'Closer' review — 25 years on, Patrick Marber's play struggles to connect

Matt Wolf
Matt Wolf

It might seem odd for a play called Closer to receive a production keen on distancing the material from the audience. But that’s the perverse effect of this 25th-anniversary remounting of Patrick Marber’s era-defining play, which I saw in its original London and Broadway bows and in revival in 2015 at the Donmar.

Directed by Clare Lizzimore, whose close affiliation with the writer Mike Bartlett (Cock, Bull) suggests an affinity for comparably scabrous drama, Marber’s play is here given a performative edge.

That outside-the-box concept allows for onstage musicians, a choric quartet who shadow the action, and interpolated songs from the period that are given to Alice (Ella Hunt), the damaged stripper who here suggests a rock chick on furlough from Hedwig and the Angry Inch.

The result makes it more difficult to connect with a play that can be forbidding at the best of times, given the sketchy nature of both female characters and the troubling vibes given off by its two, more fully realised men. Back in 1997, the sheer ferocity of the text, and of Marber’s original production, had a poleaxing effect that may be impossible to replicate: the discourse at large now is so debased, whether via text or in person, that what once seemed shocking onstage can merely seem a modern-day Twitter-sphere tirade. You bristle, sure, at assertions that the heart is “a fist wrapped in blood”, but the blow to the jugular once posed by such language has been perhaps inevitably tempered by time.

One way to restore its potency might lie in the x-ray excavation of text preferred by Jamie Lloyd’s current West End Seagull, where we get so inside the characters’ thoughts that the feeling is almost voyeuristic. Instead, Lizzimore has encouraged a declamatory, Brechtian aesthetic, as if the play were happening to some degree in inverted commas rather than seeming ripped from the gut.

The prize performance this time out belongs to Ella Hunt, cast in the tricky part of the mysterious Alice, the pole-dancer whose overriding moves are in the direction of mortality. Rescued from an accident at the play’s start by an obituarist called Dan (Jack Farthing, his long hair tied back, or not, as the action proceeds),

Alice is the sort of siren who might invite others to their own doom were she not so hellbent on her own self-immolation: Hunt, a stage newbie, transmits a compelling child-woman vibe, alongside a knockout singing voice that should serve her well going forward.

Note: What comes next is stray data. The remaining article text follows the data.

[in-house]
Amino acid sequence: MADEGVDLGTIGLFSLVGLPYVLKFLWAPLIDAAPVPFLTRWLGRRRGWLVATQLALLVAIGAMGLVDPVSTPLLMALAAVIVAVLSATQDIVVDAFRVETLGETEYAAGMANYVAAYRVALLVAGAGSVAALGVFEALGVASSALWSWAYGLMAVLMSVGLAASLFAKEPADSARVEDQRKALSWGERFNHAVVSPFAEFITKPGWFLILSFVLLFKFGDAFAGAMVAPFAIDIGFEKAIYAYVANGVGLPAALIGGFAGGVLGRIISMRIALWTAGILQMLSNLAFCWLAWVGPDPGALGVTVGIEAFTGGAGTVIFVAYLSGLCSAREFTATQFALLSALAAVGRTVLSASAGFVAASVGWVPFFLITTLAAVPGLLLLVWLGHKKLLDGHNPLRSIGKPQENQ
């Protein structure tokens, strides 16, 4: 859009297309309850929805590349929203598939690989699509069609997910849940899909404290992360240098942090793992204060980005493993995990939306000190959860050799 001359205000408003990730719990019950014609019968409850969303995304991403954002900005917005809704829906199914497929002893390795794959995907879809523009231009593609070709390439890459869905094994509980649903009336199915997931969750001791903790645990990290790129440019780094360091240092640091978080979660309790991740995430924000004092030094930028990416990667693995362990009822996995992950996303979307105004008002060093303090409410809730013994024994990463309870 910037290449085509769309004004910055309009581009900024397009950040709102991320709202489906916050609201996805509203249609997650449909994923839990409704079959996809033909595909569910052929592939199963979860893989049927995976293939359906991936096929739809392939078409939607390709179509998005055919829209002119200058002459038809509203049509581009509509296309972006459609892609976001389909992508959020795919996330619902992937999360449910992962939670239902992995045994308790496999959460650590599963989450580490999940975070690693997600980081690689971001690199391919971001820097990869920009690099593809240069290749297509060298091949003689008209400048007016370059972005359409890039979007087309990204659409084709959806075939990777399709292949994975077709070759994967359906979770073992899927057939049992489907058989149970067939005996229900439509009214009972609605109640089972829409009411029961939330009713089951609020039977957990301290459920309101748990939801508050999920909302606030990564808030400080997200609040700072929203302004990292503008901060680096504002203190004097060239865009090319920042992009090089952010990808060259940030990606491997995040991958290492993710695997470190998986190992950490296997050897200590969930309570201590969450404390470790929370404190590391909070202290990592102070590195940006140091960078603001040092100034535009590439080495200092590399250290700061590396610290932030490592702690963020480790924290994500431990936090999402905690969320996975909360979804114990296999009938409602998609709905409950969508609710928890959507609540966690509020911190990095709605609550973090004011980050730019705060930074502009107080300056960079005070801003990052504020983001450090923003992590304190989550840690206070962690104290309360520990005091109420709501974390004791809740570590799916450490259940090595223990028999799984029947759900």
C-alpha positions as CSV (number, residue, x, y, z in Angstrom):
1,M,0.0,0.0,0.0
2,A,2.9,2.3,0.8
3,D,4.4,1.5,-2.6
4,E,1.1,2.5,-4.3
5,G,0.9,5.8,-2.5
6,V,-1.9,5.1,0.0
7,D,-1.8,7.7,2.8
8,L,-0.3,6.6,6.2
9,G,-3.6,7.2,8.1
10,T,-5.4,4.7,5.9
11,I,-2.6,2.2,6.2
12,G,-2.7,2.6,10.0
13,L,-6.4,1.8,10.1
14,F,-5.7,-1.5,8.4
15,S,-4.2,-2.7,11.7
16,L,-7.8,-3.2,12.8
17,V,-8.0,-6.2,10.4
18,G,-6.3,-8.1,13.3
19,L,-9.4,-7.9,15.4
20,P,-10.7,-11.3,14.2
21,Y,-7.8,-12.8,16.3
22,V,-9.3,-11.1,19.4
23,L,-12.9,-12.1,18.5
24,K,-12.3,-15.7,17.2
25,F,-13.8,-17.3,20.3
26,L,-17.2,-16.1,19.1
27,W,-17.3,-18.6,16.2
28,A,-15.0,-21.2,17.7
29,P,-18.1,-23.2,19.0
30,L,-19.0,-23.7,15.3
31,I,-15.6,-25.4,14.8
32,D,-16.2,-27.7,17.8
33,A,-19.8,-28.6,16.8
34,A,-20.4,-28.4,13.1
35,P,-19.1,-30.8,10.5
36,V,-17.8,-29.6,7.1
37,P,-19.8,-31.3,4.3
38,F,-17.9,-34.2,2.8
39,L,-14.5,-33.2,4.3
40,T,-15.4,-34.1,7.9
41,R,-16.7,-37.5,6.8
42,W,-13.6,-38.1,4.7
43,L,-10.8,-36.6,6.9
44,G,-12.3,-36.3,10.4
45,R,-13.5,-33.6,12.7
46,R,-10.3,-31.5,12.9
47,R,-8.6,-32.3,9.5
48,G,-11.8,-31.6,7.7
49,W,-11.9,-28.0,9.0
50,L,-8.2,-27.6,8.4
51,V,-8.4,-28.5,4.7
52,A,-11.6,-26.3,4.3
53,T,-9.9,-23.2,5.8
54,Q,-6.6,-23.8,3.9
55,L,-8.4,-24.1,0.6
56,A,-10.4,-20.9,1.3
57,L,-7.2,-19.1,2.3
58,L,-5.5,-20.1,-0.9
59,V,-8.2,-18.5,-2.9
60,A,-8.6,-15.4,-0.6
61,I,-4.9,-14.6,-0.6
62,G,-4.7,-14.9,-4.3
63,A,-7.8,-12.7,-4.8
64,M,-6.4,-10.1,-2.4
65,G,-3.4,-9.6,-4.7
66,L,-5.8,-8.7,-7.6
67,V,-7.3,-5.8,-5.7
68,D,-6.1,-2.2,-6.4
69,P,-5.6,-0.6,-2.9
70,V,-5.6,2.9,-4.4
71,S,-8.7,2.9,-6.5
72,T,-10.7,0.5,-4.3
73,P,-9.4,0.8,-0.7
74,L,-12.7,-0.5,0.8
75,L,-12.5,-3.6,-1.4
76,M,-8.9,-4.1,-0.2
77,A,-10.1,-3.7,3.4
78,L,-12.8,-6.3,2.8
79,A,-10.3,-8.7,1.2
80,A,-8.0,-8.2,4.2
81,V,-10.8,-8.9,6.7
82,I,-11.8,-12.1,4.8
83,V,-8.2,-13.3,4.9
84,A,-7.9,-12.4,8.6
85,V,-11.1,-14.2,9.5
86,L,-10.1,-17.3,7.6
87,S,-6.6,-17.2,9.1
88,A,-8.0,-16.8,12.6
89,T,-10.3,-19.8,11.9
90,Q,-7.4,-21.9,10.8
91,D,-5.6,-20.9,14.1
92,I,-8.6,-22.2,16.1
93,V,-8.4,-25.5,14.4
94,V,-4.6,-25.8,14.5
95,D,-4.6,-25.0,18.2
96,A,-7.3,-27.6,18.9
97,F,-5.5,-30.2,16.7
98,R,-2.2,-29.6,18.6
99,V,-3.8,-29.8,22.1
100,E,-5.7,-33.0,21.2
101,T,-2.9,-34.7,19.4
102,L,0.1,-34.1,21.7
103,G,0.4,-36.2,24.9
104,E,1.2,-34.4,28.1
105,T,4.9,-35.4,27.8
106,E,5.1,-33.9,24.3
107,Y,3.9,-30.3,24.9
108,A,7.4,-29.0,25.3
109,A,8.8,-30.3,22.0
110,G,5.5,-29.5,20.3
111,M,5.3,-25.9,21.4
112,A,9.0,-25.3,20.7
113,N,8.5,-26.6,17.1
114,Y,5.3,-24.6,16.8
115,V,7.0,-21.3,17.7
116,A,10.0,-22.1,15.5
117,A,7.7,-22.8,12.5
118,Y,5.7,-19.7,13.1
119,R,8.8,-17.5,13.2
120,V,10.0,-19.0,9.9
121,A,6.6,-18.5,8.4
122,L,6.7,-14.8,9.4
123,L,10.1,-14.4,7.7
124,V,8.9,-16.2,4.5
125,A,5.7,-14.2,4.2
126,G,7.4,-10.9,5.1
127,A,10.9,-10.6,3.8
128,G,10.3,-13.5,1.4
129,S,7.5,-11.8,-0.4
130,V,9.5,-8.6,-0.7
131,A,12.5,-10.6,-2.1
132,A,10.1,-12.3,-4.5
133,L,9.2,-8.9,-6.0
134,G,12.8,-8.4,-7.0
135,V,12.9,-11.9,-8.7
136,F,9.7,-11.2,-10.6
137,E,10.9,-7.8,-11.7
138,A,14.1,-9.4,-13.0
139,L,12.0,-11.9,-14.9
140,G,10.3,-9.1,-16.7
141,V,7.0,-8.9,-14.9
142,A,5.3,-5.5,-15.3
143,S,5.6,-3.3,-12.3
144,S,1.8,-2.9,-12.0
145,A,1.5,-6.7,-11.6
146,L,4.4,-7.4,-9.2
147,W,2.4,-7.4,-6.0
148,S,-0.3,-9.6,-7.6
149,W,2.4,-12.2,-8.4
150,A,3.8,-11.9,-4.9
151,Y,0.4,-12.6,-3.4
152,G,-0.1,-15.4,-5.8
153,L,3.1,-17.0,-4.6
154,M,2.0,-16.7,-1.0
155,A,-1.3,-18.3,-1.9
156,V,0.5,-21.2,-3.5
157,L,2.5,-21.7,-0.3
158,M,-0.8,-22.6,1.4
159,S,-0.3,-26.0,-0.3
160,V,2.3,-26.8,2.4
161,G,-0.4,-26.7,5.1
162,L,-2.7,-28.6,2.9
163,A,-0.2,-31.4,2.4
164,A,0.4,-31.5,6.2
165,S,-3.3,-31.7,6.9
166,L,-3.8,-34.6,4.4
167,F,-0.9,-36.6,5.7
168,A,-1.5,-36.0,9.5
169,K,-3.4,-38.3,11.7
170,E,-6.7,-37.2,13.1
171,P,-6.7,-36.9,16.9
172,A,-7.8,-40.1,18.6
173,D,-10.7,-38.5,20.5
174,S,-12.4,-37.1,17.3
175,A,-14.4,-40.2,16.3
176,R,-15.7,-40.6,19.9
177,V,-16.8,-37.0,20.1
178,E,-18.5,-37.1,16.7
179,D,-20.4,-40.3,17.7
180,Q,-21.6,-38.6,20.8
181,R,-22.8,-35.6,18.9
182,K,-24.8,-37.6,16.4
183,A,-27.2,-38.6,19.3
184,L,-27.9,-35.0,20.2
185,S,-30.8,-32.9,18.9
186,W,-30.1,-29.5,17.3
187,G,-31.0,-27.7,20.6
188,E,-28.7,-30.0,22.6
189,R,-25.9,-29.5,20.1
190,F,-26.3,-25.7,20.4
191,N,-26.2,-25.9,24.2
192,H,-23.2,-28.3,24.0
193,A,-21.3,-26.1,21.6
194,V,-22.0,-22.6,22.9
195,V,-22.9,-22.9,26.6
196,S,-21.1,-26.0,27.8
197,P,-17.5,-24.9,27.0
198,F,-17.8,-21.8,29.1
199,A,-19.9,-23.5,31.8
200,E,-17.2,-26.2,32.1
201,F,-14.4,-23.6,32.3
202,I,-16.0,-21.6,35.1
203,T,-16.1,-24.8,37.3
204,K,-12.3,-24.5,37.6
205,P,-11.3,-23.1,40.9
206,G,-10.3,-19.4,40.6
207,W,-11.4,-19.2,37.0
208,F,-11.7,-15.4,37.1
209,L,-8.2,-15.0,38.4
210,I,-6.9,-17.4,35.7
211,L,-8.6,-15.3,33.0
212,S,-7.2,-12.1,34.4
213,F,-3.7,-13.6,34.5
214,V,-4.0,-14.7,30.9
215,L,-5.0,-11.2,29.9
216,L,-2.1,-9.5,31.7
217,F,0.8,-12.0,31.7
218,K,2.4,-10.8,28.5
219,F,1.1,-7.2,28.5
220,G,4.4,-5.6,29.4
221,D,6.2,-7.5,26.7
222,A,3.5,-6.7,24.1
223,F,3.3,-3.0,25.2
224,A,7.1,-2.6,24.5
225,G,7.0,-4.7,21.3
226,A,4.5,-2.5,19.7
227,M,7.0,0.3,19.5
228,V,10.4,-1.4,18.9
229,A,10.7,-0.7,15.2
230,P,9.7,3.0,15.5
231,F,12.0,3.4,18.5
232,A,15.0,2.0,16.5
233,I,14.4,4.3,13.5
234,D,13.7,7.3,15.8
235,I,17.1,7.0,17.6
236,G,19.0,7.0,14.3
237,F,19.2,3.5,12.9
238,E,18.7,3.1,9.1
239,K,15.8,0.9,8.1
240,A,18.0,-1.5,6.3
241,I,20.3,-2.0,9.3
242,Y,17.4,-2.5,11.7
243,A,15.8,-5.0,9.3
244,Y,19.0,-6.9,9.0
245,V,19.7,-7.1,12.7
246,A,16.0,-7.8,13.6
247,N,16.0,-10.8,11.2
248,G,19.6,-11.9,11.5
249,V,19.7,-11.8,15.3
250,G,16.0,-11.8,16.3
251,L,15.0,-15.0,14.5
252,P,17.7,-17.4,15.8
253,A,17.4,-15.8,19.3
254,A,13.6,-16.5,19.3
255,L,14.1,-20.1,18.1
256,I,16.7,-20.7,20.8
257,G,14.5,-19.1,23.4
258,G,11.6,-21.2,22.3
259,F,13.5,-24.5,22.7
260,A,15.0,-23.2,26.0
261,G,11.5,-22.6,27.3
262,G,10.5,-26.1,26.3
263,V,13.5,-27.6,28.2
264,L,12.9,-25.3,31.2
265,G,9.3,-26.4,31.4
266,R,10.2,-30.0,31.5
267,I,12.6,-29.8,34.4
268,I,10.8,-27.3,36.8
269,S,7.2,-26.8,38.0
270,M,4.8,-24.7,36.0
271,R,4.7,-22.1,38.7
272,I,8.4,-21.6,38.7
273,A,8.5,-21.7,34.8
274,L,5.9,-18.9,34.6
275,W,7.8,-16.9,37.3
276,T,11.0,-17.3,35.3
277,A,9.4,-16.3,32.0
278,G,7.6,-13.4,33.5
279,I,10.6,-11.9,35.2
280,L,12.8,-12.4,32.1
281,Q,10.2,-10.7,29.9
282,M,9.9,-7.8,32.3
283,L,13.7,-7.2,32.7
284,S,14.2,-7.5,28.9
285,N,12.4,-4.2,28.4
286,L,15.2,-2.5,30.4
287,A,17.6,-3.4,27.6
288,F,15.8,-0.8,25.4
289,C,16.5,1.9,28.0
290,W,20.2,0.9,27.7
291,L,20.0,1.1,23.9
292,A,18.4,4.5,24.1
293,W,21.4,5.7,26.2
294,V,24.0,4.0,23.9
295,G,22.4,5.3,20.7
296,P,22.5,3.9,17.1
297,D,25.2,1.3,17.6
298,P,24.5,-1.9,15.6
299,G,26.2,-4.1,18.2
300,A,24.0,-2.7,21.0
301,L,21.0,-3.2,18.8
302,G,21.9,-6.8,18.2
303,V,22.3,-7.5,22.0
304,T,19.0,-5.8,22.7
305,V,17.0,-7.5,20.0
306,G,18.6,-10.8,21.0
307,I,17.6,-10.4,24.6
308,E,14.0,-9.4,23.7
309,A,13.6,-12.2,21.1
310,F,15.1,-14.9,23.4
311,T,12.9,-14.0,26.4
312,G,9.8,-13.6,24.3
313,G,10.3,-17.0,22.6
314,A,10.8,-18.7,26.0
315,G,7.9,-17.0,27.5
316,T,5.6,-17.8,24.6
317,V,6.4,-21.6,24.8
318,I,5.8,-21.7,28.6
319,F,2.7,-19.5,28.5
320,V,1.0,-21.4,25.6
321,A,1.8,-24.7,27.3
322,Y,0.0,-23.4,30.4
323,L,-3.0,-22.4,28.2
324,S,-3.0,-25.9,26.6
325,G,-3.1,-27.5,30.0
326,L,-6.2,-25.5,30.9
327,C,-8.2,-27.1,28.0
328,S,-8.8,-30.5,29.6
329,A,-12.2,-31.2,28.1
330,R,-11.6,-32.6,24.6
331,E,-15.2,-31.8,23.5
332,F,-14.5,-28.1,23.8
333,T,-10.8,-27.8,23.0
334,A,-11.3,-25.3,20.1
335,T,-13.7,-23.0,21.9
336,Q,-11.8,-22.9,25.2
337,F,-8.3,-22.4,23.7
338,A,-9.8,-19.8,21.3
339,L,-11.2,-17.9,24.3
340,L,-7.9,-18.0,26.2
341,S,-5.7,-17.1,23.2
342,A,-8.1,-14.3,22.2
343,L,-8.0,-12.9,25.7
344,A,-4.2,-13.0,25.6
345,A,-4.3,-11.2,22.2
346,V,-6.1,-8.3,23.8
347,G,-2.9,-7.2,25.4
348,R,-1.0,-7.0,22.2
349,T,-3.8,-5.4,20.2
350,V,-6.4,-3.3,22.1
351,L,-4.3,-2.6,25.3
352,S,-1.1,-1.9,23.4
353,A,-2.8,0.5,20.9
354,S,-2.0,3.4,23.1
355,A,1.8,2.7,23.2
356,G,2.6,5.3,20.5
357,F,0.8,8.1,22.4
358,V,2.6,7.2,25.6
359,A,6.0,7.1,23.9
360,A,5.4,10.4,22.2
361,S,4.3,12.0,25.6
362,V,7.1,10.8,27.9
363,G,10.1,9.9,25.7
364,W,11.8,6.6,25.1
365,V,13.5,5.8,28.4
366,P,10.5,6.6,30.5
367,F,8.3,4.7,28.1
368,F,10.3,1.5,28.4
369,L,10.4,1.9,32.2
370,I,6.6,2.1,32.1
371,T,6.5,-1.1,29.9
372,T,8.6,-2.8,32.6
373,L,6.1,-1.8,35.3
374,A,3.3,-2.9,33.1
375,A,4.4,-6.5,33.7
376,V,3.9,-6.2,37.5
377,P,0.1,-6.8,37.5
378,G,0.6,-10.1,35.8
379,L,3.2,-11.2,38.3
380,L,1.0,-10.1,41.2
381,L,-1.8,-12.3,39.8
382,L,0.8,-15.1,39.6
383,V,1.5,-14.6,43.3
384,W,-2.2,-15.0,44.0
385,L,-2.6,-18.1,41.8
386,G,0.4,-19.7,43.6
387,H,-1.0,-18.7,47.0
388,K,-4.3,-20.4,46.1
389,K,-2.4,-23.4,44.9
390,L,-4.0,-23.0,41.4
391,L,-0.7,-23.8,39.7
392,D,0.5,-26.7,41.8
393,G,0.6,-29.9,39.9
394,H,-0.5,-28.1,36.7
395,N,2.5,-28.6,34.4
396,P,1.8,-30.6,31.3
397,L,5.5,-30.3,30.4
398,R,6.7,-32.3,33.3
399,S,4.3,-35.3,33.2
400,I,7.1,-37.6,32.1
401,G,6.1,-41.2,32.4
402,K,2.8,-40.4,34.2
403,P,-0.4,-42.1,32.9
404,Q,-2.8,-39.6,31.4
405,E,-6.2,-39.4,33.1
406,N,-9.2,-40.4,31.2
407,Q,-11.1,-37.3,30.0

Employed in what is wryly termed “the dying business”, Dan ends up in a shifting roundelay of affections that suggests Noel Coward crossed with David Mamet — the difference being that there’s not much left private here about the sexual engagement of four people who weave in and out of one another’s lives, and beds, demanding intimate details about their various assignations as the indiscretions (and years) pass.

The gathering nihilism of this play has always been a challenge, and the brilliance of Marber’s own approach to his text was to monitor throughout the wounded hearts that lay beneath the savagery and hurt. The accretion of pain is less in evidence here, where you note, instead, the absence of information about the photographer Anna (Nina Toussaint-White), who anatomises people in her way just as the doctor Larry (Sam Troughton) does in his.

Possibly the play’s plum assignment (Clive Owen got an Oscar nod for this role onscreen), Larry has about him an incel-like savagery that hints at the grievously thin layer separating man and beast. “I am a f***ing caveman,” Larry roars at one point in a moment that should freeze the blood.

But Troughton – a 2015 alum of Bartlett’s one-act play, Bull – is possibly too polite to spear the coarseness underlying the apparent civility of a man whose professional interest in the health of others exists at odds with his intention on doing harm.

And whilst one welcomes the absorption into the Lyric fold of four trainees from the theatre’s Springboard initiative, their inclusion seems ill-suited to the forensic power of a play that needs to pull us into its tangled and terrible web. Hunt’s performance remains the take-away topic of the night, even as the play around her this time out seems wrongly titled: this is Closer presented as if it were actually titled Further.

Closer is at the Lyric Hammersmith Theatre to 13 August. Book Closer tickets on London Theatre.

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Photo credit: Closer (Photo by Marc Brenner)

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